[Gus] Good evening and welcome to tonight’s Monday night seminar here at the Cornell Lab of Ornithology in Ithaca, New York.

I’m Gus Axelson, I’m the editorial director here at the Cornell Lab, and probably not surprising I’m also a big fan of science and nature writing, especially about birds. One of the perks of my job is that I get to be the editor of “Living Bird” magazine, and so that means that I get to indulge my fandom and stalk my favorite writers.

[Audience laughs]

When I became editor a couple years ago, the first writer I stalked was Scott Weidensaul because I’ve been a huge fan of his since his book “Living on the Wind” which I’m sure all of you’ve read, and was nominated for a Pulitzer Prize in the year 2000.

In that book Scott wrote about a time he was in the rainforest in Belize and he was surrounded by a cascade of Baltimore Orioles, and he talked about the magic of this moment, of seeing these birds that he would see atop red maple trees in his native Pennsylvania, and seeing them share trees with toucans, and motmots, and parrots. It was that chapter that inspired me to travel neotropical migrant birds down to Colombia and write a story about shade coffee, shade-grown coffee and bird conservation, and I’m sure that Scott’s writing’s inspired many of you as well.

Scott is a former newspaper journalist who’s written more than two dozen books. He also writes for many magazines including Audubon, Birdwatcher’s Digest, National Wildlife Magazine, and our own Living Bird. Scott is also an active field researcher who co-directs a collaborative effort among nearly 125 banding and research stations across North America, and he also runs his own field research station studying the migration of northern saw-whet owls. And in fact just last night he was working at his banding station, and had some saw-whet owls, and that’s another story he’s working on for the next autumn issue of Living Bird.

He also co-directs project snowstorm, which tracks the winter, the movements of snowy owls in winter. Scott is currently working on a sequel to “Living on the Wind,” a book that will look at the great bird migrations around the world.

And in a summer issue of Living Bird he wrote a story for us about the epic migration of Amur falcons through remote northeastern India. That material will be a chapter in his new book, and he’s here tonight to tell us more about his first-hand experience with the great Amur Falcon migration.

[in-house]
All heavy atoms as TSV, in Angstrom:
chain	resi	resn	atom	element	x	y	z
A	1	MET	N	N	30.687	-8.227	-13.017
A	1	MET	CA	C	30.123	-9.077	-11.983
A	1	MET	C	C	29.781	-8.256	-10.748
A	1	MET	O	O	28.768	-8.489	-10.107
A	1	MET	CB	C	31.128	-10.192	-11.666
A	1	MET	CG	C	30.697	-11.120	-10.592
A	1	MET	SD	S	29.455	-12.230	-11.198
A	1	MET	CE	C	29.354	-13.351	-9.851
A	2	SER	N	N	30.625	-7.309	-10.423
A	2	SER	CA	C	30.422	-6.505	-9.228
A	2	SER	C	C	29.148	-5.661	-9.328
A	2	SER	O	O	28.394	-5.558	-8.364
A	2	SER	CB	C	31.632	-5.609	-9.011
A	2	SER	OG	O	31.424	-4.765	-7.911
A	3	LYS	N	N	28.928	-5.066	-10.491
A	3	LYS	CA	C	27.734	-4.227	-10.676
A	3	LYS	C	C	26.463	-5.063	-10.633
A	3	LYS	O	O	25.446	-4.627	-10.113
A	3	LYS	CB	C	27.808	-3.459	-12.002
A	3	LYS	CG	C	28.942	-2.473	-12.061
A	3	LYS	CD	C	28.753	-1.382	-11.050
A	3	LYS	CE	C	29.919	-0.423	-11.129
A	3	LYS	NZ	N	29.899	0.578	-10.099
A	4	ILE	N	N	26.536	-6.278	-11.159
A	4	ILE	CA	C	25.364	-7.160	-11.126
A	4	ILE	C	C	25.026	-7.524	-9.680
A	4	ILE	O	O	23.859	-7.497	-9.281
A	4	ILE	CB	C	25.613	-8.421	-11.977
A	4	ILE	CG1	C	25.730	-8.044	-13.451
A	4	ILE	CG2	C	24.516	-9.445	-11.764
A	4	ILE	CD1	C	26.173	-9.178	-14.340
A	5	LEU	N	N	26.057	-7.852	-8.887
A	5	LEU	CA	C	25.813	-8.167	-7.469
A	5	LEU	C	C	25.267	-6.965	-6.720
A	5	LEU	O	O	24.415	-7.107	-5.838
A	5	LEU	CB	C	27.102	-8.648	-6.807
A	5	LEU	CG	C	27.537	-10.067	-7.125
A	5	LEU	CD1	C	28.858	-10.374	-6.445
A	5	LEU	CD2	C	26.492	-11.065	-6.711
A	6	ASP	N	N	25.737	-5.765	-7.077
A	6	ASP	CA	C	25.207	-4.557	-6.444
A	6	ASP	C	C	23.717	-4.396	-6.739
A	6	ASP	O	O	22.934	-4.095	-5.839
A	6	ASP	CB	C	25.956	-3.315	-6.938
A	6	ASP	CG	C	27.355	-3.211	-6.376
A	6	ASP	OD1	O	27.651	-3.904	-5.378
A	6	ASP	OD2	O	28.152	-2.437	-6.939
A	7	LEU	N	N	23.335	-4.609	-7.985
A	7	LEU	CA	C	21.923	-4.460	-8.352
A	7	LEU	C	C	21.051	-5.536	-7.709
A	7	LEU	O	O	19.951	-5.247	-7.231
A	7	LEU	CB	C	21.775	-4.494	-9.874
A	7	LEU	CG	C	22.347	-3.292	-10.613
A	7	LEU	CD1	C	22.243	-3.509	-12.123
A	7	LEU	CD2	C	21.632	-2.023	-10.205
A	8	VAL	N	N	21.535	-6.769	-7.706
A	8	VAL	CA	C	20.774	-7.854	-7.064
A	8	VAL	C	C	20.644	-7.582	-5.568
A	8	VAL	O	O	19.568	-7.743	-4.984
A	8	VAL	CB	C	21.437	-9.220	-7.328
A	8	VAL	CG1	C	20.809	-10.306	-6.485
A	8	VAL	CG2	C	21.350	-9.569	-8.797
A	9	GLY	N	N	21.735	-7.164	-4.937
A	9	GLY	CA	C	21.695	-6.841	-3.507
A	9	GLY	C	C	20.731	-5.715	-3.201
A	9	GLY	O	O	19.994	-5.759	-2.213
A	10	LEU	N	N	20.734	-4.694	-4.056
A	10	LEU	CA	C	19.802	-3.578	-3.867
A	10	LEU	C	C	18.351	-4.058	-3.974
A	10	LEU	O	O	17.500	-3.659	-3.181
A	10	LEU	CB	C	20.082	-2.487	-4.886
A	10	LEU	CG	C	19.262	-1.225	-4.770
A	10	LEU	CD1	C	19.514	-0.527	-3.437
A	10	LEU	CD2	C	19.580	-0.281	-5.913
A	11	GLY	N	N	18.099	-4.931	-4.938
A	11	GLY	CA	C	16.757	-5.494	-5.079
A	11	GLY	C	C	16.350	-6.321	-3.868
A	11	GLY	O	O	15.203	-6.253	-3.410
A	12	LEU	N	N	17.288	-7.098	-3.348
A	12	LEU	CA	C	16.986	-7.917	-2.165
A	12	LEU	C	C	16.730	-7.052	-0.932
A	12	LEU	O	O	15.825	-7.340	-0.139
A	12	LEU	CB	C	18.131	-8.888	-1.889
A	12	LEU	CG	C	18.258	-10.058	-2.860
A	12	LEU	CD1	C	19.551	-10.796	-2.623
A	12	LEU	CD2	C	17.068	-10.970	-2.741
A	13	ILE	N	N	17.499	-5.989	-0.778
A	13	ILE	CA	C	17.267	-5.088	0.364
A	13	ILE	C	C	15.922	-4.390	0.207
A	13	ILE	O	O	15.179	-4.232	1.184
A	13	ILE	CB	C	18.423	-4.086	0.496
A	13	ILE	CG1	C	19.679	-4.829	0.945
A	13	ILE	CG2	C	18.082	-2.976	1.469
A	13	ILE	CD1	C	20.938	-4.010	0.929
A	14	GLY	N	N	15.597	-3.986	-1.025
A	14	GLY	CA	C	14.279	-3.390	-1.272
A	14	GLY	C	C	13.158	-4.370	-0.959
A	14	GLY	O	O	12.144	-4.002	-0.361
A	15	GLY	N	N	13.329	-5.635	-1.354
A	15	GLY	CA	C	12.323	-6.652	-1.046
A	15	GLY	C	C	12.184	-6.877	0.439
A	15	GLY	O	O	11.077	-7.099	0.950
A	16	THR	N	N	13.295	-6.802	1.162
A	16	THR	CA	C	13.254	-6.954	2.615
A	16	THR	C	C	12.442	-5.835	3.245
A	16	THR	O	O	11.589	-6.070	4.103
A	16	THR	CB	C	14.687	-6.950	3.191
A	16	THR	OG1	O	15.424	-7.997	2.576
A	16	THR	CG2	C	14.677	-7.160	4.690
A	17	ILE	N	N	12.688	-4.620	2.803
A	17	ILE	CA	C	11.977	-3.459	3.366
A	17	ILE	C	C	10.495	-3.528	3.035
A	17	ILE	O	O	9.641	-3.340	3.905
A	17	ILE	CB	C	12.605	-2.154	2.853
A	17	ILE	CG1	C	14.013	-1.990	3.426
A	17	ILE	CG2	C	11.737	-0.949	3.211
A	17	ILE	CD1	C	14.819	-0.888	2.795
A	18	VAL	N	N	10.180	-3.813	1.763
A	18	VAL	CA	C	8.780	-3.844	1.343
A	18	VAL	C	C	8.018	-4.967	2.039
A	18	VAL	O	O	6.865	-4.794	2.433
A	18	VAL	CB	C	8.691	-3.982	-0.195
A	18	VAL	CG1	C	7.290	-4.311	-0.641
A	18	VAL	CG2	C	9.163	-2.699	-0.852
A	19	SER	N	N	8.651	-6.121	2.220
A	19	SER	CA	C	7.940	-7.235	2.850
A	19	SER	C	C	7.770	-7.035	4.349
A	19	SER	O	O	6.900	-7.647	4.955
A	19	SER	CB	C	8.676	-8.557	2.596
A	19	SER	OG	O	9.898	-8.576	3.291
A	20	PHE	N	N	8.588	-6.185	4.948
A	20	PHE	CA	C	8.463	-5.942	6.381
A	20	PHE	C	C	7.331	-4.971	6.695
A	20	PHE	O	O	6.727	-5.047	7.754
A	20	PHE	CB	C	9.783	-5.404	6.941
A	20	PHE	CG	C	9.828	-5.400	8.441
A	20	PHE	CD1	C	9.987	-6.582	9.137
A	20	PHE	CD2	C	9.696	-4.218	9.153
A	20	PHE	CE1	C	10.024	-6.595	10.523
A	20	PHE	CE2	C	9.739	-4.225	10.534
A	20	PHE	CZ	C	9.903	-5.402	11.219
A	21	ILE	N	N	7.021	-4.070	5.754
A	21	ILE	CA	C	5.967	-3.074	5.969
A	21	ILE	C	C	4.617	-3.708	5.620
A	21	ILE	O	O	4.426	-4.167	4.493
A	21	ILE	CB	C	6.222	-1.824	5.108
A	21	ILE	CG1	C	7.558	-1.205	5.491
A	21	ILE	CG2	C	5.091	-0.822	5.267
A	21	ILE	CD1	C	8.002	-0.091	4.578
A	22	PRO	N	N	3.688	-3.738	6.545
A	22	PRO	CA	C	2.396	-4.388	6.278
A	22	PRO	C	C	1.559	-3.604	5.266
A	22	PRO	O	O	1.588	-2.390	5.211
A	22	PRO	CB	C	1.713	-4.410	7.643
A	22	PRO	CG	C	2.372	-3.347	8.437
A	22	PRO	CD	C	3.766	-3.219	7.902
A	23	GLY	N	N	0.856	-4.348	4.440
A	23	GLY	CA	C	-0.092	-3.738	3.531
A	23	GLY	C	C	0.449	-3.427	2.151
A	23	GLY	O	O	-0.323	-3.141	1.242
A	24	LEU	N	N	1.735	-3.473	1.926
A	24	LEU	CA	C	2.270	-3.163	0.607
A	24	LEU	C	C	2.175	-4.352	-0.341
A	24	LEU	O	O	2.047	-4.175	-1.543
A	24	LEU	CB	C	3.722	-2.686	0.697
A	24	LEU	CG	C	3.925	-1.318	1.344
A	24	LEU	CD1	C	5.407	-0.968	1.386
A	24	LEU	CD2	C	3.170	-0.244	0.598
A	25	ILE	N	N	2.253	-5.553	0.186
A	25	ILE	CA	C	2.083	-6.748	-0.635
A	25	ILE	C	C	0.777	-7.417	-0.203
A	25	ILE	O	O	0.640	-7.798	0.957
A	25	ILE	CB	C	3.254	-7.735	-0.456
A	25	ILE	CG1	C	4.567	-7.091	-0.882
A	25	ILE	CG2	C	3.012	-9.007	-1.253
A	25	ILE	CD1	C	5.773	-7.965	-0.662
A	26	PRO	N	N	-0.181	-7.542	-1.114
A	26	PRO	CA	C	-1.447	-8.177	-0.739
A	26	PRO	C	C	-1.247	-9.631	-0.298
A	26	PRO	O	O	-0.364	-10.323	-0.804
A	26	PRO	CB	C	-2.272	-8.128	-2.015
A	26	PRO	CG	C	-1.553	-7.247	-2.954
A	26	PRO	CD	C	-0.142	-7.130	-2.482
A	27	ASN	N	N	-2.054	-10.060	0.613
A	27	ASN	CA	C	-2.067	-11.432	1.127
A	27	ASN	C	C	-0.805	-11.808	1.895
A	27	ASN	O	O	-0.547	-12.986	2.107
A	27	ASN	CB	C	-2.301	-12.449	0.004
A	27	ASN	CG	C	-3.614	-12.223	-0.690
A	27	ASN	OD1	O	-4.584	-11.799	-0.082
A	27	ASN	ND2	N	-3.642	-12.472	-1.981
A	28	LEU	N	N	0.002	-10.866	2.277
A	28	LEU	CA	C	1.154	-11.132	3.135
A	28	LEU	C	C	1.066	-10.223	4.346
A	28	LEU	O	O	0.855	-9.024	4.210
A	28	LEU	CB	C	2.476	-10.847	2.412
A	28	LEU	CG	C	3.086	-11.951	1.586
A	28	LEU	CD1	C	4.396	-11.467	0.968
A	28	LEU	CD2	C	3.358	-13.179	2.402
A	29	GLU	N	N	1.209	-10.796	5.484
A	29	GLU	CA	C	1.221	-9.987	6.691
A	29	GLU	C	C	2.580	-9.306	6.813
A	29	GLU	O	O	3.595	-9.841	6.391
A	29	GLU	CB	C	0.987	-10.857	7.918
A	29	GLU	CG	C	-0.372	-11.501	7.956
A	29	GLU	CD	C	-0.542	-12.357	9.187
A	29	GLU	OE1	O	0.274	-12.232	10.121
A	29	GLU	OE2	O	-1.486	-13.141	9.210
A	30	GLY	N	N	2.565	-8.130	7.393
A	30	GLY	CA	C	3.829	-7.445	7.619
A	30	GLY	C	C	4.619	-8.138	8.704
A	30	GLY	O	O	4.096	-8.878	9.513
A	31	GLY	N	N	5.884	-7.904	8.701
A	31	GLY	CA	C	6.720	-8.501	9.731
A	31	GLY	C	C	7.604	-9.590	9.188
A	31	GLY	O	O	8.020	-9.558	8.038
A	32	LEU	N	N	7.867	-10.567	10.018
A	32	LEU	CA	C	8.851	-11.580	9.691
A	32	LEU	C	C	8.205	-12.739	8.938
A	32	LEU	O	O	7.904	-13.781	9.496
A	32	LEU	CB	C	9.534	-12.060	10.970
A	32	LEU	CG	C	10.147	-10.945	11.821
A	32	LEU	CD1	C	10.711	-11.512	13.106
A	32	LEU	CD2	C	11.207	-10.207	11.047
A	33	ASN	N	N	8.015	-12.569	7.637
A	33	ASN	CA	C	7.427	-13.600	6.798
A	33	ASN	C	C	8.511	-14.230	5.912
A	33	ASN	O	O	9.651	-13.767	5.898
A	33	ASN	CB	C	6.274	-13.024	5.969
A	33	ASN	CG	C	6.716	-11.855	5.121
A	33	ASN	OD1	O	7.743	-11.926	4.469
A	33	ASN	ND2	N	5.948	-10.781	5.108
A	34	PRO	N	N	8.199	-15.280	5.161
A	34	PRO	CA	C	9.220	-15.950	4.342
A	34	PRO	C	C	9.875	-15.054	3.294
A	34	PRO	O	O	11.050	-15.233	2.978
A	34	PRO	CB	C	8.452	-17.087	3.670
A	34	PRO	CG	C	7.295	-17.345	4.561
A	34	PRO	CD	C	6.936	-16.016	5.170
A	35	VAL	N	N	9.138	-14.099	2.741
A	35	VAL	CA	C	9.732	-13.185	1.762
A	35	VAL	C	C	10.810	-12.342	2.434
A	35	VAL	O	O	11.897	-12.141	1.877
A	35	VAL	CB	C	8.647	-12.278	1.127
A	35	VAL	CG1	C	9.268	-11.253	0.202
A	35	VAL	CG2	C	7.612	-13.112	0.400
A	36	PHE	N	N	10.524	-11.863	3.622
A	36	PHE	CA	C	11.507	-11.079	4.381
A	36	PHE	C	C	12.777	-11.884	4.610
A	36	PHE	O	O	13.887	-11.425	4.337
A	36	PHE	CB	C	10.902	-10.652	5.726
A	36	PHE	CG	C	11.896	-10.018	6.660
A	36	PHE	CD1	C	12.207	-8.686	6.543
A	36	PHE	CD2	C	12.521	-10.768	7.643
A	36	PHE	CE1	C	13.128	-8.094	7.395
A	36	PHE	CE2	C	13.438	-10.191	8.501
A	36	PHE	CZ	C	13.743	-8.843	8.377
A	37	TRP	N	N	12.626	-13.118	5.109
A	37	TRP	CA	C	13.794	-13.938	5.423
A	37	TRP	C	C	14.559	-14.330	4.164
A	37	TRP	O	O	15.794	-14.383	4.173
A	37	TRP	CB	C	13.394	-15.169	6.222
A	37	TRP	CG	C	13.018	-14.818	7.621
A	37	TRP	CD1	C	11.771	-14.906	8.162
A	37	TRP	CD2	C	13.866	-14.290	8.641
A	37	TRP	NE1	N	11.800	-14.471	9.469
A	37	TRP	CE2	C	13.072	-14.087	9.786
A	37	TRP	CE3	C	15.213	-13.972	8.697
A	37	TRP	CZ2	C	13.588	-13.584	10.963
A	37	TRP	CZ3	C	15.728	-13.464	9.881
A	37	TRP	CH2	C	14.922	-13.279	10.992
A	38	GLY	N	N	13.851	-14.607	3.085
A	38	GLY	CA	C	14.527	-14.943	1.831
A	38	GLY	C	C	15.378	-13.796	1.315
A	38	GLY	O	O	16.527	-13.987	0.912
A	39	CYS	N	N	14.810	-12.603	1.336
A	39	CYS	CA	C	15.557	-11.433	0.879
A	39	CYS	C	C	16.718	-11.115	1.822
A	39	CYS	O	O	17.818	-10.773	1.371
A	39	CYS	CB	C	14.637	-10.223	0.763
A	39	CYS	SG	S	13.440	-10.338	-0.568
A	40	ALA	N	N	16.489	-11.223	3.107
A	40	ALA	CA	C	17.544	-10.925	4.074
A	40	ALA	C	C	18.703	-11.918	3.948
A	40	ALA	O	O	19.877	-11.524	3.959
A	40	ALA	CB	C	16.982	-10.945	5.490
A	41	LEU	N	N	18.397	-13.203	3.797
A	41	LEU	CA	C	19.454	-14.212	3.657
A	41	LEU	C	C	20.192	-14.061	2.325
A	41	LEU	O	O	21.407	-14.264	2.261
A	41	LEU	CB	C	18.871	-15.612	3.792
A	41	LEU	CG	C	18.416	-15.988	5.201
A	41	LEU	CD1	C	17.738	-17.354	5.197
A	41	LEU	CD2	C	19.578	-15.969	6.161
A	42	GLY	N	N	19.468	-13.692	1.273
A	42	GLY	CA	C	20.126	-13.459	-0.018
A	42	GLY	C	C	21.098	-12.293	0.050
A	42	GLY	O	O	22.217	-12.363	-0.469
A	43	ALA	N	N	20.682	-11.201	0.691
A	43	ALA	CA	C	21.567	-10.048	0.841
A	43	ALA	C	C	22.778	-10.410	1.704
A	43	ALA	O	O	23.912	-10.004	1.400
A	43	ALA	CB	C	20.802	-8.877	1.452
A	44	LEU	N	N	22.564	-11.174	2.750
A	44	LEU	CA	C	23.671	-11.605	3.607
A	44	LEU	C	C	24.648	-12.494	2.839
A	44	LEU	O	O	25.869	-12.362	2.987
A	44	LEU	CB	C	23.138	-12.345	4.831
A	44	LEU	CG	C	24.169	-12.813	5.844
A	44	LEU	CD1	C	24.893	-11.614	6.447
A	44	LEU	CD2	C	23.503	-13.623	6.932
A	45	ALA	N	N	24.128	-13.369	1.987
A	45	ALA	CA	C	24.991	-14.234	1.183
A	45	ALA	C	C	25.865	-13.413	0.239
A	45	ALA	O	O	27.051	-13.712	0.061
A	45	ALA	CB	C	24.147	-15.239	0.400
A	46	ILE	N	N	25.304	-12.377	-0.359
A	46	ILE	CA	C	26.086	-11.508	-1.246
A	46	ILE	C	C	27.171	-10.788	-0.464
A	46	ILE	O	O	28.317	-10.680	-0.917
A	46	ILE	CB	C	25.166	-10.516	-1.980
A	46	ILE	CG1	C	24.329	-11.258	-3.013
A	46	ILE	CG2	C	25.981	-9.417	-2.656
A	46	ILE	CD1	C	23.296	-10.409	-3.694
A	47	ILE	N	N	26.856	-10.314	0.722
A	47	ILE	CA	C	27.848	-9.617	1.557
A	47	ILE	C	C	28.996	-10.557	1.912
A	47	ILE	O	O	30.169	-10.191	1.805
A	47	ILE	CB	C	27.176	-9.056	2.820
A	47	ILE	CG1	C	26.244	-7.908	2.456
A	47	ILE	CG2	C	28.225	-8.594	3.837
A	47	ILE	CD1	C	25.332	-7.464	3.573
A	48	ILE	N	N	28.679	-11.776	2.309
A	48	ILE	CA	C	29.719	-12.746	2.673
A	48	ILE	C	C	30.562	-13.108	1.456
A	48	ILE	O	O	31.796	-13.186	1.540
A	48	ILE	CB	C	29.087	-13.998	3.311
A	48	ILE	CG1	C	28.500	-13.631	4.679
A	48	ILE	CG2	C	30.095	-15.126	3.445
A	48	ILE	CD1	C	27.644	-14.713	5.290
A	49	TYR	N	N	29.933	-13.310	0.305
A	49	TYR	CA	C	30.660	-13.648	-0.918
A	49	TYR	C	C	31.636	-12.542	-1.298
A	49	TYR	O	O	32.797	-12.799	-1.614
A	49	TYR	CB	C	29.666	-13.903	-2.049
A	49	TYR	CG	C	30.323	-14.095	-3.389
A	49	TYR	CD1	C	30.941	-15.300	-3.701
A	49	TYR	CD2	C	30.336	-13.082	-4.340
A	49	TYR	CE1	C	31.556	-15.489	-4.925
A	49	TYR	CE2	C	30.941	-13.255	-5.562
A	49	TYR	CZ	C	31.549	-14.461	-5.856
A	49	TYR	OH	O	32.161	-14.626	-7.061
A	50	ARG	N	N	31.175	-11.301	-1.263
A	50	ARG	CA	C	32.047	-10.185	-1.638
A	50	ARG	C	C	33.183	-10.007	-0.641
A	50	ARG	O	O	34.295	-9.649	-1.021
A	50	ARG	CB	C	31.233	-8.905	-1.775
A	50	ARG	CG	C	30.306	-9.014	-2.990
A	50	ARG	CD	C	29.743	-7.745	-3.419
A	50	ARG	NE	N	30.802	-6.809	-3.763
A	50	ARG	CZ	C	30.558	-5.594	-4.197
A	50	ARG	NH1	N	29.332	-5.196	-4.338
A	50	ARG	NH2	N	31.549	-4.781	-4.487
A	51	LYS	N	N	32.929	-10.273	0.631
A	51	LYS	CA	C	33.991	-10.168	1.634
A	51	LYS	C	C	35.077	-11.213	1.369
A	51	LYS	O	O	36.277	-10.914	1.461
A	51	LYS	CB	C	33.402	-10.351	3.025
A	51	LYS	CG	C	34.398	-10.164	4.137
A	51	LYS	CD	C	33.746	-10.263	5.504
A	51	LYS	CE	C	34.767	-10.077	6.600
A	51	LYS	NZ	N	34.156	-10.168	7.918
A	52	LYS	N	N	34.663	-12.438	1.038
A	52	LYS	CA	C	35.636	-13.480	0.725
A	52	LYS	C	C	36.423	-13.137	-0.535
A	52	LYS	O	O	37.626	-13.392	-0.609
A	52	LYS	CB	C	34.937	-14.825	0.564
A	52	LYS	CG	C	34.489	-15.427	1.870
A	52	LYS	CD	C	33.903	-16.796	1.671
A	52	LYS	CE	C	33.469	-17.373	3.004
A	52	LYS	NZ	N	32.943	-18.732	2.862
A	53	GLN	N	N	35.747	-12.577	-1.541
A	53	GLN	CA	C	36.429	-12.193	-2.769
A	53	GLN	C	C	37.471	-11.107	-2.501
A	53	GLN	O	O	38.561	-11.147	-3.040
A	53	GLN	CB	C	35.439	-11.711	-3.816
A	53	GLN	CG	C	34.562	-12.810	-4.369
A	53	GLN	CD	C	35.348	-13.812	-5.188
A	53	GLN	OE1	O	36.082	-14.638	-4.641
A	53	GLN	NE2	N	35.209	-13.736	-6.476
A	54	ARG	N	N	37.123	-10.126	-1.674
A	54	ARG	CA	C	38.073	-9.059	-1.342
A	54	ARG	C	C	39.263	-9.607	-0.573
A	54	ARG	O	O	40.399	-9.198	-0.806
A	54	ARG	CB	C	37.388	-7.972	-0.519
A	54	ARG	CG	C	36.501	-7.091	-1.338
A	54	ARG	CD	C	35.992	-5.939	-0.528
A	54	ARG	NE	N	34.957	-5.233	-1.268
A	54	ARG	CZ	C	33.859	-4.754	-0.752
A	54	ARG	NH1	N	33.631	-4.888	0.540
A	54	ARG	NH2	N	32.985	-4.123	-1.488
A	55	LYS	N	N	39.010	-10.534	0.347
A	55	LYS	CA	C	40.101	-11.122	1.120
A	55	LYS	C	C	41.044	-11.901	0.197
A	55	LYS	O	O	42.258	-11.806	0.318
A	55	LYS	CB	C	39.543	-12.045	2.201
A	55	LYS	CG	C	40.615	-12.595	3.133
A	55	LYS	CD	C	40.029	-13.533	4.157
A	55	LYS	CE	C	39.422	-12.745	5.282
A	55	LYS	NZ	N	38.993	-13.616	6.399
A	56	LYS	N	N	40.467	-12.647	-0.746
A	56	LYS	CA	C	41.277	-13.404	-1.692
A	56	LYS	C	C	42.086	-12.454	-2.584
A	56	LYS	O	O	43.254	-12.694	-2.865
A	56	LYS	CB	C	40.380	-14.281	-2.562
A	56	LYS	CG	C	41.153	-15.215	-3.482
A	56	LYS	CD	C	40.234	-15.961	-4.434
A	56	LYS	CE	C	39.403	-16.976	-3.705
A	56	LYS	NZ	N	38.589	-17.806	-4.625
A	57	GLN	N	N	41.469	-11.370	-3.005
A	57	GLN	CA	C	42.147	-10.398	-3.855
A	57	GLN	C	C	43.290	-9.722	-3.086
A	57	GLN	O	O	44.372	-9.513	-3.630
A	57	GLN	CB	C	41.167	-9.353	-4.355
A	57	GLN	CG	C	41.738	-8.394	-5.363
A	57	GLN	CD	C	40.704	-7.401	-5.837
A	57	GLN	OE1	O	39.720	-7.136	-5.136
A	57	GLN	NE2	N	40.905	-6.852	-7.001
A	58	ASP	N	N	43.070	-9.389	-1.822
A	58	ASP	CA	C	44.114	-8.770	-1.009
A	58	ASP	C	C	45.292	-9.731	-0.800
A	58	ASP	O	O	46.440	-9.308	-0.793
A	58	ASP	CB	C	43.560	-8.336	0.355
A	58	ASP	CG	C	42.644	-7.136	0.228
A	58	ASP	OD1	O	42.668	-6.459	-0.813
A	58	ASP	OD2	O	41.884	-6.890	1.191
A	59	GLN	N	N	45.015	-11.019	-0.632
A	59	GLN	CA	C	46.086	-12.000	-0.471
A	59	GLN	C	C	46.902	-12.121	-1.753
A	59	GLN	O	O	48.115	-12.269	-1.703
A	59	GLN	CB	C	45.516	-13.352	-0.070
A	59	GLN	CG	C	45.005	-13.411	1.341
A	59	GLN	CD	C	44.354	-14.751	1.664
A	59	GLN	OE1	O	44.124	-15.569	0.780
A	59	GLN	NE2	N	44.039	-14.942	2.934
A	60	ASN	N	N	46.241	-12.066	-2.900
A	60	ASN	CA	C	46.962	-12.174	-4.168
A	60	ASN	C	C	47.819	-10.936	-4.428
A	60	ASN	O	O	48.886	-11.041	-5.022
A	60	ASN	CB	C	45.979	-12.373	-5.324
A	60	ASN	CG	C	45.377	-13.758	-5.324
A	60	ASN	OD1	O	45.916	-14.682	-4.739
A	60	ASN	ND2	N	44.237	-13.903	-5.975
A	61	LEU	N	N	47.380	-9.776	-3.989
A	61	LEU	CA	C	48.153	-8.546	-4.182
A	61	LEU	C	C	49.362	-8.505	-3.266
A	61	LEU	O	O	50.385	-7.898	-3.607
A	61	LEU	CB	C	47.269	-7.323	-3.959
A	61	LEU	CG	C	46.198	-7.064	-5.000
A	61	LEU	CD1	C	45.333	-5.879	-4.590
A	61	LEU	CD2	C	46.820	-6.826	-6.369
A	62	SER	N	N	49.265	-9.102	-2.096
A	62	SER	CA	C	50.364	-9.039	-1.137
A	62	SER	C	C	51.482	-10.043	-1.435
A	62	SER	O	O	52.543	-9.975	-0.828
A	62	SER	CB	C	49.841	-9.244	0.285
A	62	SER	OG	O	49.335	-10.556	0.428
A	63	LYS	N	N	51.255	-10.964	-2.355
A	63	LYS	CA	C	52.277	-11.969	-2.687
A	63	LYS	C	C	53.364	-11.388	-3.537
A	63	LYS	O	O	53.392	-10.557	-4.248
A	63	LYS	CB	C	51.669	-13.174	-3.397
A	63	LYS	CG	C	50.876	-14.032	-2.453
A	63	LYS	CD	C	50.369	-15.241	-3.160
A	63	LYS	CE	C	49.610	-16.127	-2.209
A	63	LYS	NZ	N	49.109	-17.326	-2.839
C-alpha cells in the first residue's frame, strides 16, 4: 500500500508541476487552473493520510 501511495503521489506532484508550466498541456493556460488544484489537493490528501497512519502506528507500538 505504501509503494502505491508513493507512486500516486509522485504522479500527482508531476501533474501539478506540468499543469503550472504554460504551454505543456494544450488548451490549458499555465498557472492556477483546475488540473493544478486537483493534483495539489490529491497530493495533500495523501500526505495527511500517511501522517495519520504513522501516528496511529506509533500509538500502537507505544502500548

[Scott] Thank you very much Gus, it is, it is always a pleasure and an honor to be here. I was actually an art major in college because I wanted to be a bird artist, and so every time I have an opportunity to stand here surrounded by these incredible Fuertes paintings, and walk up and down the halls of the lab surrounded by all this incredible art, I am overcome with two emotions.

One is kind of a wish I’d stuck with the art stuff a little better, the other is a profound urge to commit larceny, so if you notice bare spots on the wall don’t tell them for a while.

So I’d like that, as Gus said I’d like to talk to you a little bit tonight about, about Amur Falcons, and this in arguably the greatest concentration of raptors on earth, which we knew nothing about until just a couple of years ago. And this is the first time I’m doing this program, so if it’s a little rough and rocky tonight give me, give me some some slack.

[Slide Text “A Galaxy of Falcons” with photo of hundreds of falcons flying in the sky above a forest]

[Photo of Scott releasing a bird]

I’ve been messing around with birds all my life. I grew up in the mountains of Pennsylvania very close to Hawk Mountain. I got started doing raptor banding back in the 1980s, then shifted into, into owls and then, and then hummingbirds and songbirds, and as Gus said, back in the late ’90s I spent six years overall, three years pretty much continuously, tracking bird migration up and down the Western hemisphere for Living on the Wind, which, which focused on on on bird migration in the Western Hemisphere.